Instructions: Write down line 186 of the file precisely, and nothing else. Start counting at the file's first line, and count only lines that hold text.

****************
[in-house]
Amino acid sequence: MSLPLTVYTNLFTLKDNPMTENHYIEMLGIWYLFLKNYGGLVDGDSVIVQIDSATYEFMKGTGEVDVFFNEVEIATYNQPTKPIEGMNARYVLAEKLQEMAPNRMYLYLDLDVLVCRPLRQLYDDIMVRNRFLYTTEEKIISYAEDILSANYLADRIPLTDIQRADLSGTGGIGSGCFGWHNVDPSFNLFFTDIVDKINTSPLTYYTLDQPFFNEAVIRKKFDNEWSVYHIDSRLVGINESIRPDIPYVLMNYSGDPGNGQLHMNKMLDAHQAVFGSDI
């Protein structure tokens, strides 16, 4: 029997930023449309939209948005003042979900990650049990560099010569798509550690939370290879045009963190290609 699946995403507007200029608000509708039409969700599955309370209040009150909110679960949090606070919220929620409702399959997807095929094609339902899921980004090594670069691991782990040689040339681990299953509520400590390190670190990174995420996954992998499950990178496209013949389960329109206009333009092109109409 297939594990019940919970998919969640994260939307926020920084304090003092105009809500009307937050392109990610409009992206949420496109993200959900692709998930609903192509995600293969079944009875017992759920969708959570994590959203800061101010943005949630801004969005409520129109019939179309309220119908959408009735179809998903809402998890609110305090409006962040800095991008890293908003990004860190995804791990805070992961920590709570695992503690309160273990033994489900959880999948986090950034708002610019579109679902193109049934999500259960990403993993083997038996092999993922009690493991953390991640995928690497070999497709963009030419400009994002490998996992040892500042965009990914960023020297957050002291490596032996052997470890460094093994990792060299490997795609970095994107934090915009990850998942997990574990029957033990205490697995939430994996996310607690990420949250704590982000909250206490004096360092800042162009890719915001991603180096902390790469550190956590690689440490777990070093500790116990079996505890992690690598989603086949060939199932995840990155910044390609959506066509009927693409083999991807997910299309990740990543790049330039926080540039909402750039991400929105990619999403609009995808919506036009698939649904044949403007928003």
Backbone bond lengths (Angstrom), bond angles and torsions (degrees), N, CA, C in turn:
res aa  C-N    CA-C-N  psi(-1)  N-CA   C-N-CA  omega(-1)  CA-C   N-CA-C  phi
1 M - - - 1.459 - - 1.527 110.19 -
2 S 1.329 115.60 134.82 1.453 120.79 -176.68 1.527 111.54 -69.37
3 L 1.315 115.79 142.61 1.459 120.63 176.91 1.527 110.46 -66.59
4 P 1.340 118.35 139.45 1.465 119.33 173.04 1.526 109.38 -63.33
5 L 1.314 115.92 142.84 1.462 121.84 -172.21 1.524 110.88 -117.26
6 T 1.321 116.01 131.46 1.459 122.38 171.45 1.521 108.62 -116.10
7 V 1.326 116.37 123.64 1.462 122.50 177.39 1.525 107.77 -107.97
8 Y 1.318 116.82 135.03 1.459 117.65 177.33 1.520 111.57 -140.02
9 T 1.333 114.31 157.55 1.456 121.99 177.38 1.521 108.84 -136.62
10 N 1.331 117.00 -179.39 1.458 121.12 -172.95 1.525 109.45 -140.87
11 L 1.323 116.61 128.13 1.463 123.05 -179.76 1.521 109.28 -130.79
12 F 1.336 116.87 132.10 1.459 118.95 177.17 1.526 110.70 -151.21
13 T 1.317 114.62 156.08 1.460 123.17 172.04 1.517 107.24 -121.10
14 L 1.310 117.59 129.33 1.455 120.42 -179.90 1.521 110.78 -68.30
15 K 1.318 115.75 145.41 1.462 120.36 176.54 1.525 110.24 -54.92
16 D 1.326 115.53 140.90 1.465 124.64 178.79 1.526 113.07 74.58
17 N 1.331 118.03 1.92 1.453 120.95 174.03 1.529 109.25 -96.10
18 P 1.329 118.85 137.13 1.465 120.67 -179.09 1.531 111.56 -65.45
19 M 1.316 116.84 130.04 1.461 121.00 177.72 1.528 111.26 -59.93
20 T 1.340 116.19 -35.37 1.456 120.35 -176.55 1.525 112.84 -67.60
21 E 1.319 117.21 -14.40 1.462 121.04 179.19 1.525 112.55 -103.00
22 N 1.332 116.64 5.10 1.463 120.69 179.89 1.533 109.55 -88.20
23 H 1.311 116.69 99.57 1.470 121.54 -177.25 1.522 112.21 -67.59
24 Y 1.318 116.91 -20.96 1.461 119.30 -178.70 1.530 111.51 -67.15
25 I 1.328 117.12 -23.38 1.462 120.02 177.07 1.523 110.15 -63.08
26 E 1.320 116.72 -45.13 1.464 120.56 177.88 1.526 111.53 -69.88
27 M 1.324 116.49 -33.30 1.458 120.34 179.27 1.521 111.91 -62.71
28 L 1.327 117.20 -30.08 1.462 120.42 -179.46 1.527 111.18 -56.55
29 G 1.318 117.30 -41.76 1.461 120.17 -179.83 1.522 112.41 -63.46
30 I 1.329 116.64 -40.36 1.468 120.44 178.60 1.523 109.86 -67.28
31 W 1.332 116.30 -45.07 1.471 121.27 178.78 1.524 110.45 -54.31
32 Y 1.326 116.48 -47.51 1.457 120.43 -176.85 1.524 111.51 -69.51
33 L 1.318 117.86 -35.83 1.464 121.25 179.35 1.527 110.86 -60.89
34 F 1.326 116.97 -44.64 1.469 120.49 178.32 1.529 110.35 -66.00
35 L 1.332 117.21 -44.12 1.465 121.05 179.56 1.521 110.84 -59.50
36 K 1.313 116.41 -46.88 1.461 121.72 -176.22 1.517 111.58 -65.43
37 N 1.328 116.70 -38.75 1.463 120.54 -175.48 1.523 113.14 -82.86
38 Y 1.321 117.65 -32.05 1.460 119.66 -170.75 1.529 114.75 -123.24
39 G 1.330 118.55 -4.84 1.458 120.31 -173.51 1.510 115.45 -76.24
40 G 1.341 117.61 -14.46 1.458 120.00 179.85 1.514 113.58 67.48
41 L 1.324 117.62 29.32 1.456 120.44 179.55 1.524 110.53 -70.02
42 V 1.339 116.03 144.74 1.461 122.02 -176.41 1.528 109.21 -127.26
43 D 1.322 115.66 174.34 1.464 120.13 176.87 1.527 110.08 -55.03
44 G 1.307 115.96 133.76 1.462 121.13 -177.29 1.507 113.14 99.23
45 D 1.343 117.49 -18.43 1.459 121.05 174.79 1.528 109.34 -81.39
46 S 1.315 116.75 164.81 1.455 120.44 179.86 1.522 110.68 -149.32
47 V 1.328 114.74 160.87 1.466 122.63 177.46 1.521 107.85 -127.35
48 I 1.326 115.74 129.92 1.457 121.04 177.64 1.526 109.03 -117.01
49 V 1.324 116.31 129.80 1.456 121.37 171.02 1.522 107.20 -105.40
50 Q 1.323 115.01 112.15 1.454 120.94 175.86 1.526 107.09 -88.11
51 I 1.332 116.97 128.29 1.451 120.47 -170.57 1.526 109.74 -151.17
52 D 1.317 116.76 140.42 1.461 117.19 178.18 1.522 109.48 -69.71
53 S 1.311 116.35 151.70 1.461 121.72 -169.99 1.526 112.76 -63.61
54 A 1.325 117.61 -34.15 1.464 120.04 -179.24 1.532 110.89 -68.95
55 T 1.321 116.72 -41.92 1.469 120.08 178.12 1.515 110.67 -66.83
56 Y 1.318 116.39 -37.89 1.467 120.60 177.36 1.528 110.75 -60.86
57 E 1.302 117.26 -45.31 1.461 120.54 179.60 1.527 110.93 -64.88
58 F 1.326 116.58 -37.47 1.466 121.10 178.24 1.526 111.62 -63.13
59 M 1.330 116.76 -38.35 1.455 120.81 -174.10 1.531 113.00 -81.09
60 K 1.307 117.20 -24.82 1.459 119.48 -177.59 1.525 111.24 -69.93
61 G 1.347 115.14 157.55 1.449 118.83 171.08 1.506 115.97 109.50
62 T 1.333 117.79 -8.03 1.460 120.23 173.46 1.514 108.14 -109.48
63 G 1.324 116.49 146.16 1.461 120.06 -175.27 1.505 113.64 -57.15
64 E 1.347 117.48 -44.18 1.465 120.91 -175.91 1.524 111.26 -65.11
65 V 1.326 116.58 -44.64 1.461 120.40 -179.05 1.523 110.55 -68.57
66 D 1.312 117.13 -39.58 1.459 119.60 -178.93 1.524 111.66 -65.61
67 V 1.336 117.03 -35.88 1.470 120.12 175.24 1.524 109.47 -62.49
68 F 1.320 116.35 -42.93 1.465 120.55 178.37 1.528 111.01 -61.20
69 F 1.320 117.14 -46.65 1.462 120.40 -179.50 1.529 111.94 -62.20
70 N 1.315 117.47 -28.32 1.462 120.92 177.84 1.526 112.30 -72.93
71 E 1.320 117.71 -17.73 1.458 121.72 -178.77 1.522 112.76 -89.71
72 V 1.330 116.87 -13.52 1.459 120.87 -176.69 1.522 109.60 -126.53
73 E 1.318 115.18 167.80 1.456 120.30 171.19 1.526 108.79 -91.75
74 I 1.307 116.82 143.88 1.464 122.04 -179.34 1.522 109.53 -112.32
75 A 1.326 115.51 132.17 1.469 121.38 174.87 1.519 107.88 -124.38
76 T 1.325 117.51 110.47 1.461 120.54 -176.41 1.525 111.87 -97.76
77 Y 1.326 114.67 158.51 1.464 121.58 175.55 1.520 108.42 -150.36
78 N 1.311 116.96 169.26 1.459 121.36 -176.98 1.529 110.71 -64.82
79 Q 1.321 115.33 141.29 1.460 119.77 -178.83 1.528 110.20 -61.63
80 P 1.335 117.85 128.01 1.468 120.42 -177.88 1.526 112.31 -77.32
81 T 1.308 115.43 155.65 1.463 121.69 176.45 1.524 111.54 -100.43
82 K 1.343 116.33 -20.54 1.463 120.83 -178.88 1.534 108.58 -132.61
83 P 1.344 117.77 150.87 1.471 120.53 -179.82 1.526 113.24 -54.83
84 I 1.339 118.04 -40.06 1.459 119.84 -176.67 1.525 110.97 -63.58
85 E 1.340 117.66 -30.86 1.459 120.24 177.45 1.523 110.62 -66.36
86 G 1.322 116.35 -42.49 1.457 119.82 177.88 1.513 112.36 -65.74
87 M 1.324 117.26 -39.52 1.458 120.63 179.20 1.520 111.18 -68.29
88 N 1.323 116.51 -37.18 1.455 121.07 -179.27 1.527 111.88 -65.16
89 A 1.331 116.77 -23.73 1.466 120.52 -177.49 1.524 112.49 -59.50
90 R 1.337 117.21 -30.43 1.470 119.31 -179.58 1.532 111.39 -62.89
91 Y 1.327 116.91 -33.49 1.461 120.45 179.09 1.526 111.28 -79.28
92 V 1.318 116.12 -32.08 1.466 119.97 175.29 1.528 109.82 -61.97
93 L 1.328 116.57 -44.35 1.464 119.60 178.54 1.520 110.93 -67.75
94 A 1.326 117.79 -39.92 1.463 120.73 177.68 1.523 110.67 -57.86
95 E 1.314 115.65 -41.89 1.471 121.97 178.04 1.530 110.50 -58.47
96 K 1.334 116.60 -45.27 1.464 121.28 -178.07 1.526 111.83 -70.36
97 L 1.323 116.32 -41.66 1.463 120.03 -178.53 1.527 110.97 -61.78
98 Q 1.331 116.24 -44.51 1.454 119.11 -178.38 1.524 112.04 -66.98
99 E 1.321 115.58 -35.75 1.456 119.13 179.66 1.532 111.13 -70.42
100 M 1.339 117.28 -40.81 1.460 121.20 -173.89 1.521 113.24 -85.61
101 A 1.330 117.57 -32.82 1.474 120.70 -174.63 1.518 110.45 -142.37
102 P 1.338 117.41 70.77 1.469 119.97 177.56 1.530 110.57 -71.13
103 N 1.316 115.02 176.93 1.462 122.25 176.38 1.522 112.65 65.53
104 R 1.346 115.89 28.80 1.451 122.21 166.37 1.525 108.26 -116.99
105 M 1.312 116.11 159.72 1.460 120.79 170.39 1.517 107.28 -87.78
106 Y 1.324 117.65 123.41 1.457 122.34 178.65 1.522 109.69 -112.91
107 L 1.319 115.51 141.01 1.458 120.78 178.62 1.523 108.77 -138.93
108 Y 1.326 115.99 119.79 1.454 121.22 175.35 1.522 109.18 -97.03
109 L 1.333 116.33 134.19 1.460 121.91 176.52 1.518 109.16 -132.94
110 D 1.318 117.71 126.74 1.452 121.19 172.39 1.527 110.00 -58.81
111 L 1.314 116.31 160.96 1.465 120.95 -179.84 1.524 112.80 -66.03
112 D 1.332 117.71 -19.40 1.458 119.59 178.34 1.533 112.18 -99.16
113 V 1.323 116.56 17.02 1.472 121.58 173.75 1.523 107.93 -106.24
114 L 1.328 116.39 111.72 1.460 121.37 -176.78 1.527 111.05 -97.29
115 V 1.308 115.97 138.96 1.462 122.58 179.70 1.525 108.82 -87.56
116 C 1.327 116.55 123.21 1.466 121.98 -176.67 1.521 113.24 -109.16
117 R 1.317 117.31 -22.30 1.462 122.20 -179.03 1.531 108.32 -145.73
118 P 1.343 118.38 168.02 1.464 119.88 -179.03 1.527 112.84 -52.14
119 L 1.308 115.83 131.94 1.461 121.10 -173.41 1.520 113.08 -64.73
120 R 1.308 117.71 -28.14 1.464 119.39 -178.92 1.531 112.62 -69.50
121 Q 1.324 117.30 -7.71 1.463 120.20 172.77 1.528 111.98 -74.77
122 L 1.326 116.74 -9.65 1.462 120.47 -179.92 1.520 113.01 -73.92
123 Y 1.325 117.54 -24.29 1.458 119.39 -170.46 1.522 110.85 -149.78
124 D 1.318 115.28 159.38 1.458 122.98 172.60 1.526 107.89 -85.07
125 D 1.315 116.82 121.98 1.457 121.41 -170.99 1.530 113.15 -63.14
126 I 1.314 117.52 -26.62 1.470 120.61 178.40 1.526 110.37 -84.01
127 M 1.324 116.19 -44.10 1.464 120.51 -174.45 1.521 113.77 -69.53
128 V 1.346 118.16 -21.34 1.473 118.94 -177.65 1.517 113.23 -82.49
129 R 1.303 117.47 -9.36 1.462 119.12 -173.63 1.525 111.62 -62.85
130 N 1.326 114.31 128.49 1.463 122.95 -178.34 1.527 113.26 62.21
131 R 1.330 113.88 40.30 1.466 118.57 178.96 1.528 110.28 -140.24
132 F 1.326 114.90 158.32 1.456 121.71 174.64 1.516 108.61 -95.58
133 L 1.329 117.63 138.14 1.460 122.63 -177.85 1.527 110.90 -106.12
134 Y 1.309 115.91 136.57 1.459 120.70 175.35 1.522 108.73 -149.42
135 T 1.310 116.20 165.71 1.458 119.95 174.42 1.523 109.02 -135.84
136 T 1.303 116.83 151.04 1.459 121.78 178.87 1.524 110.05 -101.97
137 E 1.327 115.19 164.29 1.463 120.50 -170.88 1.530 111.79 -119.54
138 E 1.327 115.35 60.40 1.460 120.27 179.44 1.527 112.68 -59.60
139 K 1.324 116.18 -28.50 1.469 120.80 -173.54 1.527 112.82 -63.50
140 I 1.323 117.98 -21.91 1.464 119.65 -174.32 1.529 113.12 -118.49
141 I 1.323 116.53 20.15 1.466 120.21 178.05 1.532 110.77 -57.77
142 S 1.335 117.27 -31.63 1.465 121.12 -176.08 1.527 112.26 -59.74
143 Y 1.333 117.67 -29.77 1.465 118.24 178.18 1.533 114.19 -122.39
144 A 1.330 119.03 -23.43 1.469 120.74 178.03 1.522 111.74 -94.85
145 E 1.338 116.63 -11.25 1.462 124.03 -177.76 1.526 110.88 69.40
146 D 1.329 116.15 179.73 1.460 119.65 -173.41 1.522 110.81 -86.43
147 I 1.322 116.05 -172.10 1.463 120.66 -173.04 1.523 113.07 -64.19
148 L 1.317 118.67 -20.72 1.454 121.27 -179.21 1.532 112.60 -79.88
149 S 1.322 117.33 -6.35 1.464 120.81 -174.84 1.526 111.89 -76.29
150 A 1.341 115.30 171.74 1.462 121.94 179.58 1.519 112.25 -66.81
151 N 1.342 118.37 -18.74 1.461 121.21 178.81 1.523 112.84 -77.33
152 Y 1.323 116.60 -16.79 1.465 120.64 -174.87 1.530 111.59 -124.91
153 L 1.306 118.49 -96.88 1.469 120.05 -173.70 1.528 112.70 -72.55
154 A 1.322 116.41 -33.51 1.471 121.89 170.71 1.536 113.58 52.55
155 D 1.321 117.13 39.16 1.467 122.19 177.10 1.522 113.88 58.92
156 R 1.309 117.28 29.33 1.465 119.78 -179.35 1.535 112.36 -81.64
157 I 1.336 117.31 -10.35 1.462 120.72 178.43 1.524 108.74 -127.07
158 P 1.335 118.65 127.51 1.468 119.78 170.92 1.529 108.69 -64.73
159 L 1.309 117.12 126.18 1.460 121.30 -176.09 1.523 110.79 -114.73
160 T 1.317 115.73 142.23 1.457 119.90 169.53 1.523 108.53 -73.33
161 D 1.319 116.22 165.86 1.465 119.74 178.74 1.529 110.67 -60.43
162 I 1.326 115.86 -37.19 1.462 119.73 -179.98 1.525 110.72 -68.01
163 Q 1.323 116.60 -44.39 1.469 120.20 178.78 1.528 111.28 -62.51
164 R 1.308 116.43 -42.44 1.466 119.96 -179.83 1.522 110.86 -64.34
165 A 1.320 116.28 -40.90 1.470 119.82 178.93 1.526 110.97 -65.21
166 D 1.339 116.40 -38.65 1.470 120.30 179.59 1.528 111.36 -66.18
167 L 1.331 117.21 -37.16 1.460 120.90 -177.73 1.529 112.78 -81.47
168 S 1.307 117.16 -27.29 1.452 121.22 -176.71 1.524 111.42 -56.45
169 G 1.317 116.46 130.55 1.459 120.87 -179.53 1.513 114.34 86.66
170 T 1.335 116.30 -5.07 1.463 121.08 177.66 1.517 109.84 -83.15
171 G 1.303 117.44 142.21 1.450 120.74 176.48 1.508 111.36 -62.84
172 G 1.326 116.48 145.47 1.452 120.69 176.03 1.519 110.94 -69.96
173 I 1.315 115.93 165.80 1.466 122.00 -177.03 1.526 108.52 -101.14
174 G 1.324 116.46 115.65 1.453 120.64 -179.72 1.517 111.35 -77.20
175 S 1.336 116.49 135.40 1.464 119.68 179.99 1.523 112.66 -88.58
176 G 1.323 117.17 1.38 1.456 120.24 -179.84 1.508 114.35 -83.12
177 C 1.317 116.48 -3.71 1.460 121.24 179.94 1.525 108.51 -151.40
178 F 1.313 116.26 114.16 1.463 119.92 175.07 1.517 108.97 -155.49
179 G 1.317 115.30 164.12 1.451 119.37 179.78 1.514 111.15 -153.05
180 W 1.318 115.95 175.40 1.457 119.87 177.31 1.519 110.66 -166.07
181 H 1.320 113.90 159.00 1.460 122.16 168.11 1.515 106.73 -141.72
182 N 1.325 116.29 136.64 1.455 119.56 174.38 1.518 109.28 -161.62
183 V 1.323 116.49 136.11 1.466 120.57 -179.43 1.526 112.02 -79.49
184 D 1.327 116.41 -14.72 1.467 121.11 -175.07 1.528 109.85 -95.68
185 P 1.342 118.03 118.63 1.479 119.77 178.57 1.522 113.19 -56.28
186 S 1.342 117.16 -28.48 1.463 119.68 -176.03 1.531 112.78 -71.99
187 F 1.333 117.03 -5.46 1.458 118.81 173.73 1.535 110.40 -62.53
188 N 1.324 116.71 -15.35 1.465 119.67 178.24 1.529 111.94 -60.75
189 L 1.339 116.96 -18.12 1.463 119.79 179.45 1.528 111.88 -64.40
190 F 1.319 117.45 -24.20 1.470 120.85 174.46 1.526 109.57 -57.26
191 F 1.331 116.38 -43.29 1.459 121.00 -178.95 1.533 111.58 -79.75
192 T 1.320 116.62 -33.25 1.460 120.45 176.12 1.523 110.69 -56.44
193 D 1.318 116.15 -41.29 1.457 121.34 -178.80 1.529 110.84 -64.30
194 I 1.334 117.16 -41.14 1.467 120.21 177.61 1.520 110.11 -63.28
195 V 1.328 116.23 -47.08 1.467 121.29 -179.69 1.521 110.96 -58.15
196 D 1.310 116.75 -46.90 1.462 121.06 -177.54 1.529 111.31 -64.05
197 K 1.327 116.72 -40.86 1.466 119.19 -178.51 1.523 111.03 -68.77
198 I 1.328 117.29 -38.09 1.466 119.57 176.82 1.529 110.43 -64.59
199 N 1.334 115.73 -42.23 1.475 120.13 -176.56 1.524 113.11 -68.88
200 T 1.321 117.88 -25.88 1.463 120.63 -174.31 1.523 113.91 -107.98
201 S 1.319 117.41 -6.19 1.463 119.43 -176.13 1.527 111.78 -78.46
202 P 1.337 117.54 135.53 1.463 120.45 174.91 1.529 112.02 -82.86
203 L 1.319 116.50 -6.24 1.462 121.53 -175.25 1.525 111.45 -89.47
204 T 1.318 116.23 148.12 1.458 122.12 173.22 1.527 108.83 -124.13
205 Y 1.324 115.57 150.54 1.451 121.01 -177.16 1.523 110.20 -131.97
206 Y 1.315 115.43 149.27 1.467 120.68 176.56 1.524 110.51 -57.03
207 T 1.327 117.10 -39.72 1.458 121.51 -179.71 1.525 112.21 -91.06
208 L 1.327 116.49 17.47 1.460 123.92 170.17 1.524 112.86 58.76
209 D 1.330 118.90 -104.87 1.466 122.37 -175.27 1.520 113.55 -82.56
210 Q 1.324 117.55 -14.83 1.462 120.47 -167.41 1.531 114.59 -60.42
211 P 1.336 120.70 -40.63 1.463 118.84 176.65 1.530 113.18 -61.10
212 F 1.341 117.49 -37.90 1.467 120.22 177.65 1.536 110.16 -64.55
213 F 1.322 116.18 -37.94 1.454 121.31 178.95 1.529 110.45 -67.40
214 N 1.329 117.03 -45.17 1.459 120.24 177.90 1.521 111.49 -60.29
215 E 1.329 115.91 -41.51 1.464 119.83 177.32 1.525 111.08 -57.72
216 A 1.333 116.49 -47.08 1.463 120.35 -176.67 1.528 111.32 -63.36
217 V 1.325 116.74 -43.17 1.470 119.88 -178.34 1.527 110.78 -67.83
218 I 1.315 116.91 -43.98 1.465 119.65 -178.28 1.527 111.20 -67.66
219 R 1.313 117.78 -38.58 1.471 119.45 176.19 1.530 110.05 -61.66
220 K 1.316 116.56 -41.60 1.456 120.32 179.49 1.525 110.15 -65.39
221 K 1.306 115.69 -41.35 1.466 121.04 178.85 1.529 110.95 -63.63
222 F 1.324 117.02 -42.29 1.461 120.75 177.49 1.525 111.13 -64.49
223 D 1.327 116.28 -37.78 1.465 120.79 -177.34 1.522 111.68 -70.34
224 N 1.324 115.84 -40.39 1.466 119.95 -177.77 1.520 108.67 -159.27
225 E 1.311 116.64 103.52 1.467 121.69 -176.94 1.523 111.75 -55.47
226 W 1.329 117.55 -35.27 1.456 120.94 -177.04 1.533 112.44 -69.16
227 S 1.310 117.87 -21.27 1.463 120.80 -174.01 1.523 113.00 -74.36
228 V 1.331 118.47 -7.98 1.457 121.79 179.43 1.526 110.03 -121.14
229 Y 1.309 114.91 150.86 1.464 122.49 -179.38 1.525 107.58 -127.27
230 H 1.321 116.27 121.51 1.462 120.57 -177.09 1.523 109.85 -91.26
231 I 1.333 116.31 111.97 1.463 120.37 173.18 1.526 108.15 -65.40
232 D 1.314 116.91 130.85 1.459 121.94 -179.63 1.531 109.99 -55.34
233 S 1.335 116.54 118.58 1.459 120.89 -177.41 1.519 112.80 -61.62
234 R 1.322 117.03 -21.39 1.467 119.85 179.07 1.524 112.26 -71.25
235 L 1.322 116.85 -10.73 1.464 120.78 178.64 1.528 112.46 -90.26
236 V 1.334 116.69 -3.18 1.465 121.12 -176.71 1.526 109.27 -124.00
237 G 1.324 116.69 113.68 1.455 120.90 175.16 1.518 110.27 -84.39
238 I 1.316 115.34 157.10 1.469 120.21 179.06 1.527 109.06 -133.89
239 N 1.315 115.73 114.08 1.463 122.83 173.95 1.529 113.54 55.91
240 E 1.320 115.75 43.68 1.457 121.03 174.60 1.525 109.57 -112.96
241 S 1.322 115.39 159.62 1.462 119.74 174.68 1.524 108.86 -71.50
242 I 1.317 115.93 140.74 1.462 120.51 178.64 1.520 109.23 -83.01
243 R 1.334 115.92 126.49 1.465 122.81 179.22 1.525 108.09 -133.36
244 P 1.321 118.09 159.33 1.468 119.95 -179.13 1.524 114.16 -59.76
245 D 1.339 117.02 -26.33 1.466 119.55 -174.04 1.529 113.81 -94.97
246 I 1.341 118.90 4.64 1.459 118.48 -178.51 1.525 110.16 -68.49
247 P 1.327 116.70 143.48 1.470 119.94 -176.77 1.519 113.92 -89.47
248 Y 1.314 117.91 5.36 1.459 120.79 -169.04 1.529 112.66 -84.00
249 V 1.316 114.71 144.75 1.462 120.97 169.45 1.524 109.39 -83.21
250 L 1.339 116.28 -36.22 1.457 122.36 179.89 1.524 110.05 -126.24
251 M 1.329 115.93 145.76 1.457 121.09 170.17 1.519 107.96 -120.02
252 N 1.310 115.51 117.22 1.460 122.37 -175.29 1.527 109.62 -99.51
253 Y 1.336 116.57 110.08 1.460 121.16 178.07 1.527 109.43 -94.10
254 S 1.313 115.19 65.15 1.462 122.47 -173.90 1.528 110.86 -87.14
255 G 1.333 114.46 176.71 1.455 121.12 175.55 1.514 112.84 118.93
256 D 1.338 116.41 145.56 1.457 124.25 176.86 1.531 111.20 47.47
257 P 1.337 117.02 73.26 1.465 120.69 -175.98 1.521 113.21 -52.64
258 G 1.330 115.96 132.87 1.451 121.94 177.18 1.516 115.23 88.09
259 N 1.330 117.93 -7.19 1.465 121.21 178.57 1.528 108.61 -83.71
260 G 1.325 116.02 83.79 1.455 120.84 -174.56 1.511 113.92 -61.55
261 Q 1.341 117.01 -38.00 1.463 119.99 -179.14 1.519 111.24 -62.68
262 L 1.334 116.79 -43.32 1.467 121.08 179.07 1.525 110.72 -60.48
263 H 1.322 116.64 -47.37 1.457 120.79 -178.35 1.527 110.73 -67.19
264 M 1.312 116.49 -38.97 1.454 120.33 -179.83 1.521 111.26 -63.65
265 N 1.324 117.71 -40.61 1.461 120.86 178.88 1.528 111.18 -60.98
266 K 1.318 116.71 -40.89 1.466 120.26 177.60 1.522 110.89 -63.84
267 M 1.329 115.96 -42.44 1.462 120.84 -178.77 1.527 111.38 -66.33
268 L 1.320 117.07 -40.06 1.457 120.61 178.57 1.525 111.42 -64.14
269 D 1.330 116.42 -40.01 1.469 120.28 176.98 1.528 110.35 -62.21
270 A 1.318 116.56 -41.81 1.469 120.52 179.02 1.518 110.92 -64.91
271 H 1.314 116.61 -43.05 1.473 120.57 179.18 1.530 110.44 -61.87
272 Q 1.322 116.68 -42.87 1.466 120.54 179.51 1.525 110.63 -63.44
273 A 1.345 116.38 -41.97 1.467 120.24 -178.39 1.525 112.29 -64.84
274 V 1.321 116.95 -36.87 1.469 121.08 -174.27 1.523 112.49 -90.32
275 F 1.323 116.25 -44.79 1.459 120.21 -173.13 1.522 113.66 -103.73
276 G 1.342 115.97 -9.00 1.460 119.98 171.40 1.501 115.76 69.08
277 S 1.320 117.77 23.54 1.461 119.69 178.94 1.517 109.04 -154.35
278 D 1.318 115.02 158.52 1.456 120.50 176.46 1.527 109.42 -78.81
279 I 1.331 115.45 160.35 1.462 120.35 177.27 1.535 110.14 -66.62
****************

181 H 1.320 113.90 159.00 1.460 122.16 168.11 1.515 106.73 -141.72